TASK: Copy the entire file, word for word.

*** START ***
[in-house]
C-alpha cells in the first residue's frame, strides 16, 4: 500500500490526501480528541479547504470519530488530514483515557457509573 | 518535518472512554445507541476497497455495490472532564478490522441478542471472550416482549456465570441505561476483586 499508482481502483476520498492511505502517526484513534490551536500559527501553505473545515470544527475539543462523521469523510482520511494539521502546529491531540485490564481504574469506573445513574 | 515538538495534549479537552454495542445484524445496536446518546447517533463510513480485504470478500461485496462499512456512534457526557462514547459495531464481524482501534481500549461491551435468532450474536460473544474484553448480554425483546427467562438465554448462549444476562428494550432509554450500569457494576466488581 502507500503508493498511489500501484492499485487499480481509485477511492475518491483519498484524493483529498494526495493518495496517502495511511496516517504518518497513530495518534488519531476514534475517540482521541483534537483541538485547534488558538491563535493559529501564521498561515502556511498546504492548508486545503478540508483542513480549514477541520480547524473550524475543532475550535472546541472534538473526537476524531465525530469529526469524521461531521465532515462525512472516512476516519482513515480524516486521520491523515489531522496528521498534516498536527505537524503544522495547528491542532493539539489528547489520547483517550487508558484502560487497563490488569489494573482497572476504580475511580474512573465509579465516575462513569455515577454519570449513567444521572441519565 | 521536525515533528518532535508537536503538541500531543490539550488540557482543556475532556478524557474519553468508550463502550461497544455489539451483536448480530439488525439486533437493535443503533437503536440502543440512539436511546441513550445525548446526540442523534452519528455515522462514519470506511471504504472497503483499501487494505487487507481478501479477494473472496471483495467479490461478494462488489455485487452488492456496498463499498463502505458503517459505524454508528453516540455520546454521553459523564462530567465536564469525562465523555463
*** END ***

[in-house]
C-alpha cells in the first residue's frame, strides 16, 4: 500500500490526501480528541479547504470519530488530514483515557457509573 | 518535518472512554445507541476497497455495490472532564478490522441478542471472550416482549456465570441505561476483586 499508482481502483476520498492511505502517526484513534490551536500559527501553505473545515470544527475539543462523521469523510482520511494539521502546529491531540485490564481504574469506573445513574 | 515538538495534549479537552454495542445484524445496536446518546447517533463510513480485504470478500461485496462499512456512534457526557462514547459495531464481524482501534481500549461491551435468532450474536460473544474484553448480554425483546427467562438465554448462549444476562428494550432509554450500569457494576466488581 502507500503508493498511489500501484492499485487499480481509485477511492475518491483519498484524493483529498494526495493518495496517502495511511496516517504518518497513530495518534488519531476514534475517540482521541483534537483541538485547534488558538491563535493559529501564521498561515502556511498546504492548508486545503478540508483542513480549514477541520480547524473550524475543532475550535472546541472534538473526537476524531465525530469529526469524521461531521465532515462525512472516512476516519482513515480524516486521520491523515489531522496528521498534516498536527505537524503544522495547528491542532493539539489528547489520547483517550487508558484502560487497563490488569489494573482497572476504580475511580474512573465509579465516575462513569455515577454519570449513567444521572441519565 | 521536525515533528518532535508537536503538541500531543490539550488540557482543556475532556478524557474519553468508550463502550461497544455489539451483536448480530439488525439486533437493535443503533437503536440502543440512539436511546441513550445525548446526540442523534452519528455515522462514519470506511471504504472497503483499501487494505487487507481478501479477494473472496471483495467479490461478494462488489455485487452488492456496498463499498463502505458503517459505524454508528453516540455520546454521553459523564462530567465536564469525562465523555463